Jun 17, 2008 (CDIRAP News) – The Centers for Disease Control and Prevention (CDC) has awarded two contracts worth a total of $12.9 million to develop influenza tests, with the aim of making it possible to distinguish seasonal from avian flu viruses within 3 hours.
Contracts worth about $6.5 million each were awarded to Nanogen Inc., San Diego, and Meso Scale Diagnostics, LLC, Gaithersburg, Md., the Department of Health and Human Services (HHS) announced last week.
The contracts are for "initial phased development," HHS officials said in a news release. Possible additional funds under the contracts could bring the total for Nanogen to $10.4 million and the total for Meso Scale Diagnostics to $12.1 million over 3 years, the statement said.
Testing for H5N1 avian influenza now can take up to 24 hours, according to HHS. The contracts will support the advanced development of tests that could be used in hospital or commercial laboratories and "would expedite the diagnosis of large numbers of patients," the agency said.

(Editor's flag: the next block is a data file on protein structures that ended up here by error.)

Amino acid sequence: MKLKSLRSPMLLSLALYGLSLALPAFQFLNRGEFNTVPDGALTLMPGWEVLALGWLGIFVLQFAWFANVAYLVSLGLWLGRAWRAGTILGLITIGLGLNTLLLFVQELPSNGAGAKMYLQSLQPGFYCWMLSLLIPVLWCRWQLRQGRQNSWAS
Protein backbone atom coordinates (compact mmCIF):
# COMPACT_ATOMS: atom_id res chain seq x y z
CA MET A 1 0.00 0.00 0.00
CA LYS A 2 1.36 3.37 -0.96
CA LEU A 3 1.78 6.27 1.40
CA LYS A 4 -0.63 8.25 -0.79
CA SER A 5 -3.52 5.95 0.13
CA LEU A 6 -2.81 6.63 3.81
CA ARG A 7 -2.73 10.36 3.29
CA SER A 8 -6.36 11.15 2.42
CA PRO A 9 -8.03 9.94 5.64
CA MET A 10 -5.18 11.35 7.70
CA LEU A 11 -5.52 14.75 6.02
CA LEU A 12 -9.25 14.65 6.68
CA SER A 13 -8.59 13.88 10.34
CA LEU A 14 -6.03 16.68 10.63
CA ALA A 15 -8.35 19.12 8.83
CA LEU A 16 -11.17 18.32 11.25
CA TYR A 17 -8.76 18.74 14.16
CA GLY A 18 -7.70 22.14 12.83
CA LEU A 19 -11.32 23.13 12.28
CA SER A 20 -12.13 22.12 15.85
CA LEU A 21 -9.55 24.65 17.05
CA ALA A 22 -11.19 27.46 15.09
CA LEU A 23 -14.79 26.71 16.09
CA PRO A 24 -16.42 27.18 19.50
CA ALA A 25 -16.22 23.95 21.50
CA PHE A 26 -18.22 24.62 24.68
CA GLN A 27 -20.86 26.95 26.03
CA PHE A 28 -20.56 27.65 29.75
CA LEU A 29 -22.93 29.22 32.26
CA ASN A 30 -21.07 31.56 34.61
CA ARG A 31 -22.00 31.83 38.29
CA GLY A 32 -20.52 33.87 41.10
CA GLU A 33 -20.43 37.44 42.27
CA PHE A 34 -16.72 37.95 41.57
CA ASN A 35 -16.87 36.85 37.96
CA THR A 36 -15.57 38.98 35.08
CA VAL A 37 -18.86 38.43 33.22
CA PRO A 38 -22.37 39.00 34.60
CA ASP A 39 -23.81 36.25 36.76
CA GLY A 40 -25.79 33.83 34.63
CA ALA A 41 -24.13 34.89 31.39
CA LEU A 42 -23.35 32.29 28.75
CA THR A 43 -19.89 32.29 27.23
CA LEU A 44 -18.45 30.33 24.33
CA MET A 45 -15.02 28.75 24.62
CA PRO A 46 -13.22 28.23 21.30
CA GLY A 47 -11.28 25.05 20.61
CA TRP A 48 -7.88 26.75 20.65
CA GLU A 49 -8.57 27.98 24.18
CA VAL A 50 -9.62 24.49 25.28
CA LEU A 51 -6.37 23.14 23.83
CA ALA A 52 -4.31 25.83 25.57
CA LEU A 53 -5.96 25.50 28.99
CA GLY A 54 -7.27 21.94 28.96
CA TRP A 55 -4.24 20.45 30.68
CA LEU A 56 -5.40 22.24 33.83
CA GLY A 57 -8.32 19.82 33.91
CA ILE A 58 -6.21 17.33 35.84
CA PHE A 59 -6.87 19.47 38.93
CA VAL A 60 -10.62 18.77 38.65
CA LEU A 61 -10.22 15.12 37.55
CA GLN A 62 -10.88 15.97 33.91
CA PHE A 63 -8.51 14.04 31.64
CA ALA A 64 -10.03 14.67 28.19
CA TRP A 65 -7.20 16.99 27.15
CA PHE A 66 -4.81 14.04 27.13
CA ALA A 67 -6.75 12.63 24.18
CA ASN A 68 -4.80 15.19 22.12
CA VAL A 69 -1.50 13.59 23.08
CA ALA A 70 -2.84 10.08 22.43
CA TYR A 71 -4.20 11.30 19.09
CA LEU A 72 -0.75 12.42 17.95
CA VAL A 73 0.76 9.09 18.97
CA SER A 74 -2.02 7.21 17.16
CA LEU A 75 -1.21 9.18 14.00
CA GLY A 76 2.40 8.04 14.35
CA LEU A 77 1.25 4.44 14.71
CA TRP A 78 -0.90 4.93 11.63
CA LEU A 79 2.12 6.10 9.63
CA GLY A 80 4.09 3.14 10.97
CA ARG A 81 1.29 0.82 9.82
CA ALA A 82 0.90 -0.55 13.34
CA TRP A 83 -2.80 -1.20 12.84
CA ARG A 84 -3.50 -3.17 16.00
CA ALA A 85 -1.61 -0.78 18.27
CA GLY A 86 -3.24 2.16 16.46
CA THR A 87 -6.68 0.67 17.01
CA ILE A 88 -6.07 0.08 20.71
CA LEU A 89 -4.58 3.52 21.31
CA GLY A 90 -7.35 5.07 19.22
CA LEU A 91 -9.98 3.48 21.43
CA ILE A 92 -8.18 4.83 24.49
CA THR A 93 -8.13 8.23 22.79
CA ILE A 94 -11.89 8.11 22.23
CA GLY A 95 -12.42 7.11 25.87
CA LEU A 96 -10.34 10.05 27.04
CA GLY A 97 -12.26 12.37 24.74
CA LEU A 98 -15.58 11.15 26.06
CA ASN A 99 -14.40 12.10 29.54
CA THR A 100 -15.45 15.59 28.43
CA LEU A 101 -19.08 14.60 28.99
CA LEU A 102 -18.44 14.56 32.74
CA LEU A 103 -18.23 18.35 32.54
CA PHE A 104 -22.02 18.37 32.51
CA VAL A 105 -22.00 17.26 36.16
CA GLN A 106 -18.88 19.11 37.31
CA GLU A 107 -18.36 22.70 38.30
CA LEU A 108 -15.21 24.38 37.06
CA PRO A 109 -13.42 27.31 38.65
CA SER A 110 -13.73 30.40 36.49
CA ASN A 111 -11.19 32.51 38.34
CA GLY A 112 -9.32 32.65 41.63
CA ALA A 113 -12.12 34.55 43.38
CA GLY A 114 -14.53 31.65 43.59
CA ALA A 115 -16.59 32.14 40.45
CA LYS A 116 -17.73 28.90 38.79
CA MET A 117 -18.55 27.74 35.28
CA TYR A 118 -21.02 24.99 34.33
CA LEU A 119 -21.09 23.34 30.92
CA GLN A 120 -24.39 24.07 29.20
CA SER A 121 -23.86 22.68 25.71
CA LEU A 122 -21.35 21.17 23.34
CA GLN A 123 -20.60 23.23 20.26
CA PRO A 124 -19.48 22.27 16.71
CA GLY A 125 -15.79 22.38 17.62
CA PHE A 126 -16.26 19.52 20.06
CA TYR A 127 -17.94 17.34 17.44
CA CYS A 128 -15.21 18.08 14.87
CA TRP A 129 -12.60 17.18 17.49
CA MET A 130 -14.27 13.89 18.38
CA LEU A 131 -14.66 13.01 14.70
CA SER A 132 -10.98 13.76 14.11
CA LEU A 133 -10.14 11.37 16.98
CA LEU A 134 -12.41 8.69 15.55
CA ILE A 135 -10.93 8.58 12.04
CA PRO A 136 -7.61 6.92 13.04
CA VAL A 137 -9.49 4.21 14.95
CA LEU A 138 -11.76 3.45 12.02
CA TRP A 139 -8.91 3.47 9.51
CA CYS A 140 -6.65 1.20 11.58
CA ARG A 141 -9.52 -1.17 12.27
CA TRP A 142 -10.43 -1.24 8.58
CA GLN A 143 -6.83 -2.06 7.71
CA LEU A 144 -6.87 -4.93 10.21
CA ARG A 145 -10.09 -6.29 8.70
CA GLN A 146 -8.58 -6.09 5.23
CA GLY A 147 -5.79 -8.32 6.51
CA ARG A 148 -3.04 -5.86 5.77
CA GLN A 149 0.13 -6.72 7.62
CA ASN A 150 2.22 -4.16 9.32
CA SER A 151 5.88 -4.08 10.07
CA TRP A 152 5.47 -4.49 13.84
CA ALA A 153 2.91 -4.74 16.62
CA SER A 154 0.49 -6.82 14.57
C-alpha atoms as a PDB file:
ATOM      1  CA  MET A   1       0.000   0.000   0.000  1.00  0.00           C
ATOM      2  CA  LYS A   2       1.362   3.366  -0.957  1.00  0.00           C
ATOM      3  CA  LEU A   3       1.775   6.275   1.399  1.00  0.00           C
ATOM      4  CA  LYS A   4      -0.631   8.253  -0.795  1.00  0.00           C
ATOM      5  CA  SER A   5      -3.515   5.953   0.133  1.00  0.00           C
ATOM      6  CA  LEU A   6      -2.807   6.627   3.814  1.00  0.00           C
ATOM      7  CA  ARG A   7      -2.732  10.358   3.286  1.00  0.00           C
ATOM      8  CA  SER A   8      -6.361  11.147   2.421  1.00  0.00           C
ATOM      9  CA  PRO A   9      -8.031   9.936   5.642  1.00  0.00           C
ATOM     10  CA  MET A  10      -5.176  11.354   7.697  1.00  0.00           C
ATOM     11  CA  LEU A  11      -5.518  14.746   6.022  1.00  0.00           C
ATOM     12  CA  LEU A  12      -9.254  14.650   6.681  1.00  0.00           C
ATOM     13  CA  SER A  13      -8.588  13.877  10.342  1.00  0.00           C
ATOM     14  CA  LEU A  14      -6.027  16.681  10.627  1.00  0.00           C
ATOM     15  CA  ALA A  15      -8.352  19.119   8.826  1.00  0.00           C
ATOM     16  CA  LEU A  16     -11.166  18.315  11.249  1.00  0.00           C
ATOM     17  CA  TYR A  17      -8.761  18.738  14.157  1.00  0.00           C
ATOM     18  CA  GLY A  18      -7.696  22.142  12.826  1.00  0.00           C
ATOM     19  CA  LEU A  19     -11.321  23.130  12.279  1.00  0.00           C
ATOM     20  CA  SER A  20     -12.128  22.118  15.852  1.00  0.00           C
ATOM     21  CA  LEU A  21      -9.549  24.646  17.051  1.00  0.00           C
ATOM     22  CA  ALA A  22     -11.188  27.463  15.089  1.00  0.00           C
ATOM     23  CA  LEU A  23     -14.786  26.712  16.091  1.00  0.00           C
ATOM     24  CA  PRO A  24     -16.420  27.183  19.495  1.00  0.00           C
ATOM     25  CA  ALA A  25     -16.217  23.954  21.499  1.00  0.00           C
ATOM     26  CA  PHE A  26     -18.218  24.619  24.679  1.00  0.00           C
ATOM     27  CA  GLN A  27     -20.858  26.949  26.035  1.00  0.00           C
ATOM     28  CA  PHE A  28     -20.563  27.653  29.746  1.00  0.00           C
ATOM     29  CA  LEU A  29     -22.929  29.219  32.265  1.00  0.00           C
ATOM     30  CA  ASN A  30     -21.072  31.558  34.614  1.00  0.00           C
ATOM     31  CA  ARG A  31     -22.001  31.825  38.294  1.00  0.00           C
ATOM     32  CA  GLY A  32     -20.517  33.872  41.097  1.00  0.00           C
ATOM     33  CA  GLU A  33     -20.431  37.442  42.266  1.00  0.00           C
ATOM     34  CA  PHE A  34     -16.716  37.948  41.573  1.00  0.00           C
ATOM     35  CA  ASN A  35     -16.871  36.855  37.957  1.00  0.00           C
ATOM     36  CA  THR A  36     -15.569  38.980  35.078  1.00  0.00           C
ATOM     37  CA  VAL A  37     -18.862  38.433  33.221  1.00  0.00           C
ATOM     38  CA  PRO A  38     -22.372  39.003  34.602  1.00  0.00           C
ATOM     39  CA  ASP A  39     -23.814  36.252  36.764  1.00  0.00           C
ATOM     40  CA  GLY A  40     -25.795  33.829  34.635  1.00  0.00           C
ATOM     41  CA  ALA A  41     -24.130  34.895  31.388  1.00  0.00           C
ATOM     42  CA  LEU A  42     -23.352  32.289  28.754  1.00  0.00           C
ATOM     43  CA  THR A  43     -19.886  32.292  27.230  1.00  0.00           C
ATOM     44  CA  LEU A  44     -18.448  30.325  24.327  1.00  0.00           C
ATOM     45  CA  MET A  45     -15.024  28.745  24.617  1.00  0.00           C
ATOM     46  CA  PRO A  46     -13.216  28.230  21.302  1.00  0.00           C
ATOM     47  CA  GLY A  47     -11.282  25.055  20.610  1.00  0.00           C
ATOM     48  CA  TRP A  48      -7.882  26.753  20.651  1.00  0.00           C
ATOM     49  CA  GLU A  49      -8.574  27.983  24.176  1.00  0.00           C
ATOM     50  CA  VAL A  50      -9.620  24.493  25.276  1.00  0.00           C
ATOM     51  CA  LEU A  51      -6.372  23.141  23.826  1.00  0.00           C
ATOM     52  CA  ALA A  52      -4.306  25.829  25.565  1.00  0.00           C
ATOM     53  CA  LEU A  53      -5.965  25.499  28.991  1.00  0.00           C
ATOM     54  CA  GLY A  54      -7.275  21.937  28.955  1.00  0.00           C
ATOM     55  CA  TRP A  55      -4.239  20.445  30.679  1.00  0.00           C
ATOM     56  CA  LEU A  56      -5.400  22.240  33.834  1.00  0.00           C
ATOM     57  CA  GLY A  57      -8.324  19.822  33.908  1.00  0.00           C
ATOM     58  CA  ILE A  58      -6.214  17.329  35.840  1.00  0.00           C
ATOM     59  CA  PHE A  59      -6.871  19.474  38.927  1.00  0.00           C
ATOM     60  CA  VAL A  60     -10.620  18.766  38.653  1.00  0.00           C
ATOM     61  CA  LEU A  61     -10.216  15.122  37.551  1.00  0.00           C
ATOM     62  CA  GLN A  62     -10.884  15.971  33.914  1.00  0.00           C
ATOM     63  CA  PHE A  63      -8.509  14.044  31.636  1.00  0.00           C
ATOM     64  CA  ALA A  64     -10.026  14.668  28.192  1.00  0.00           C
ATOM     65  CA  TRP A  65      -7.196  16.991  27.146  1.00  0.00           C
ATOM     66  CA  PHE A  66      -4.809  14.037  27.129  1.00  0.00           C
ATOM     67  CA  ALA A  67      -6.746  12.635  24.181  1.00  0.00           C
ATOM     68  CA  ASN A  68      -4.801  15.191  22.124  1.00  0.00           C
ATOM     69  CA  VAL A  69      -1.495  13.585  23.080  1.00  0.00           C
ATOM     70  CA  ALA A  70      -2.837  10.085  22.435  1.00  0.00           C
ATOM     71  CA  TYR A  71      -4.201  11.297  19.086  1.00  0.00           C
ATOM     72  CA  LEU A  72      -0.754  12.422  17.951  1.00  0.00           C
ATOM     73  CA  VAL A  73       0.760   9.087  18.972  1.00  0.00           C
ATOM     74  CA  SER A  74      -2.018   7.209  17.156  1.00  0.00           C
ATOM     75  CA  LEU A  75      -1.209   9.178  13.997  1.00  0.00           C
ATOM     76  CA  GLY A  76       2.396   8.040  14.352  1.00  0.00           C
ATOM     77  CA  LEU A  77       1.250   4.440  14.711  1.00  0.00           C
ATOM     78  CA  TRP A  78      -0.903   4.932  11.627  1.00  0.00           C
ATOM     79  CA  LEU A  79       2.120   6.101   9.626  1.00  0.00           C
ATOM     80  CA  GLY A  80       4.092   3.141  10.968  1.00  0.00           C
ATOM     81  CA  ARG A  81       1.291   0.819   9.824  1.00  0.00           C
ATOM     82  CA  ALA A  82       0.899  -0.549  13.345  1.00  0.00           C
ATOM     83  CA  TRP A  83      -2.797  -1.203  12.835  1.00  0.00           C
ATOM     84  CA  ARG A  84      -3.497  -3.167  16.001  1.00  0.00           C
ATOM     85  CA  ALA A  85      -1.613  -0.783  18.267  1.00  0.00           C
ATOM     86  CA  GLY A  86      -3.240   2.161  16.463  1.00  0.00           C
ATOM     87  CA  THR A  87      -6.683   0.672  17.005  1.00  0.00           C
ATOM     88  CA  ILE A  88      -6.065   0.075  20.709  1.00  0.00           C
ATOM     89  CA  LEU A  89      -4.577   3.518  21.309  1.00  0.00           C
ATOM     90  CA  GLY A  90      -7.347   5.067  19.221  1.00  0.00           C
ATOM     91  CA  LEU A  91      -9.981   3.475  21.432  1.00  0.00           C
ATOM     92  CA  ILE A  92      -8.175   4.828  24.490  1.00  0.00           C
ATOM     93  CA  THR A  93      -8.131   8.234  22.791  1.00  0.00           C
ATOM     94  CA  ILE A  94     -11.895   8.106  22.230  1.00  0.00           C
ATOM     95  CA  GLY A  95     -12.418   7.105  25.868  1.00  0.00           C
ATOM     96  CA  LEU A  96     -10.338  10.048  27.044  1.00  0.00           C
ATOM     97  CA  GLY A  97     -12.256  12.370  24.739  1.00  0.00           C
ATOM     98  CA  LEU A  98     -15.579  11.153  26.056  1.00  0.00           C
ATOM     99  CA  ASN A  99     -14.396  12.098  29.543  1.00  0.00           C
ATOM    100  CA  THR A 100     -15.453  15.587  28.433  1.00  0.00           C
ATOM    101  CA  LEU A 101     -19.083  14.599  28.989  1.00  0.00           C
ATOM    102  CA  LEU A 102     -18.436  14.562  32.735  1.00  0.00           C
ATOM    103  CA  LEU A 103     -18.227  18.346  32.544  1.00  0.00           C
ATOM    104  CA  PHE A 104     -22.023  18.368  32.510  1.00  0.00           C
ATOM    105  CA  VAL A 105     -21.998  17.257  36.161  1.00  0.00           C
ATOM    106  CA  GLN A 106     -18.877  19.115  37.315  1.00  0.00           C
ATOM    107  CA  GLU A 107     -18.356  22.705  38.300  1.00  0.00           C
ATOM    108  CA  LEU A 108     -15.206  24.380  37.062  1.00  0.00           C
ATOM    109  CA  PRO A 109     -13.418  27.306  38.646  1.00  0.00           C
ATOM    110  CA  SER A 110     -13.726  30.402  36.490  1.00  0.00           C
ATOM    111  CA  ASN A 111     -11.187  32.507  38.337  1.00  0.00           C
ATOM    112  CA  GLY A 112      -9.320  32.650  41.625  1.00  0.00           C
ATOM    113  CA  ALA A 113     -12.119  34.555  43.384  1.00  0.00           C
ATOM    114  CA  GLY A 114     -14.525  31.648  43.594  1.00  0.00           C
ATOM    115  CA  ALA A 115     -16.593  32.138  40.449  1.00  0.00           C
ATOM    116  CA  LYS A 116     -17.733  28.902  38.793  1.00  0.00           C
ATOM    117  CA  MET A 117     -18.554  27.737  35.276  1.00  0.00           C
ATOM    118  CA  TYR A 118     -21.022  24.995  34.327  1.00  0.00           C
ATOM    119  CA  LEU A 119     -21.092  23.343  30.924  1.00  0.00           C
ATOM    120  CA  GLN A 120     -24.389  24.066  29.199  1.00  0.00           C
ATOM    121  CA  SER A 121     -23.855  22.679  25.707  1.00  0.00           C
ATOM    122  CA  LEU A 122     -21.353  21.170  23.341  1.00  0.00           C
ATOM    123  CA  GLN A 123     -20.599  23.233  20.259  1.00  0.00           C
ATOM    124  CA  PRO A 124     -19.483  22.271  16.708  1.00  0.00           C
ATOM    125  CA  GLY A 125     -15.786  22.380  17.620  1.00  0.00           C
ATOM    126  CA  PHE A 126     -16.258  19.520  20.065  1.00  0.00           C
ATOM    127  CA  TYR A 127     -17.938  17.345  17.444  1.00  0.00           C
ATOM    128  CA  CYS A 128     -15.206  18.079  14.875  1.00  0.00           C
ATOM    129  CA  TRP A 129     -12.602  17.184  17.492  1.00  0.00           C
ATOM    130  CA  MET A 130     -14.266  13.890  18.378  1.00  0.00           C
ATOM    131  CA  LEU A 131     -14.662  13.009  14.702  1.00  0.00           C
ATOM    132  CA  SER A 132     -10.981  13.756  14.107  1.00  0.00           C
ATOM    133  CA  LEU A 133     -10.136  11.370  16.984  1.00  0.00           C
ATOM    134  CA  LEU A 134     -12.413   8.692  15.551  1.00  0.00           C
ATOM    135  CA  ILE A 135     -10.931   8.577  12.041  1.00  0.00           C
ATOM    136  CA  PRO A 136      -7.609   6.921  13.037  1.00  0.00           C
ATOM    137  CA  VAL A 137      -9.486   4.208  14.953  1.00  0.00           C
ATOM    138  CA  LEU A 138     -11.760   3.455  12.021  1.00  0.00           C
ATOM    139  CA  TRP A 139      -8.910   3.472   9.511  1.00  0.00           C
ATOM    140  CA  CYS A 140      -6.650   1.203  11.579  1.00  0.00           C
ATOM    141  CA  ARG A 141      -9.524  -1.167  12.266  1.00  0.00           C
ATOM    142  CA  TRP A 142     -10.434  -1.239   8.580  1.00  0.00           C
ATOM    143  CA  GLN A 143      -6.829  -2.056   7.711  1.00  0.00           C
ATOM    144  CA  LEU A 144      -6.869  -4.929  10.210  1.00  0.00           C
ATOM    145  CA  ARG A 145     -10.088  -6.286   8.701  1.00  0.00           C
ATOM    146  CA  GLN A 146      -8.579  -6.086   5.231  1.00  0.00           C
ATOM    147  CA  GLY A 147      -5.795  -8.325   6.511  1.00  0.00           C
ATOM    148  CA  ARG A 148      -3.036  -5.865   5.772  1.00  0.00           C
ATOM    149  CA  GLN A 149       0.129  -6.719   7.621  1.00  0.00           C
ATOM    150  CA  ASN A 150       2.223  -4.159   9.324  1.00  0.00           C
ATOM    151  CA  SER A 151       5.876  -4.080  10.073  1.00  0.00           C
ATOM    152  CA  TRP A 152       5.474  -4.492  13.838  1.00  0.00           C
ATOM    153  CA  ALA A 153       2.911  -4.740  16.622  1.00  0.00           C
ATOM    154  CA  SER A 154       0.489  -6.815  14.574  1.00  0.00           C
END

"The early detection of emerging pandemic influenza is critical to the nation's pandemic response," HHS Secretary Mike Leavitt said in the HHS news release. "Early detection will aid in improving patient survival, overall health outcomes, and use of containment measures in the event of an influenza pandemic."
Nanogen, in a Jun 5 news release, said it would use the funding to develop "a fast molecular test that simultaneously detects and differentiates" influenza A and B, the seasonal influenza A subtypes H1N1 and H3N2, and respiratory syncytial virus (RSV). In addition, the contract provides for a secondary test for avian flu subtypes H5N1, H7N1, and H9N1, to be used for samples that test positive for influenza A but negative for seasonal flu.
The company said it would develop the tests in collaboration with the Medical College of Wisconsin and HandyLab Inc.
Nanogen and Meso Scale were among four companies that received CDC contracts in December 2006 to develop 30-minute tests specifically for H5N1 influenza. At that time the CDC said it hoped a test could be ready and licensed within 2 to 3 years. The other companies that won contracts were Iquum, of Marlborough, Mass., and Cepheid, Sunnyvale, Calif.
Jun 12 HHS news release
Dec 4, 2006, CIDRAP News story "CDC funds work on rapid tests for avian flu"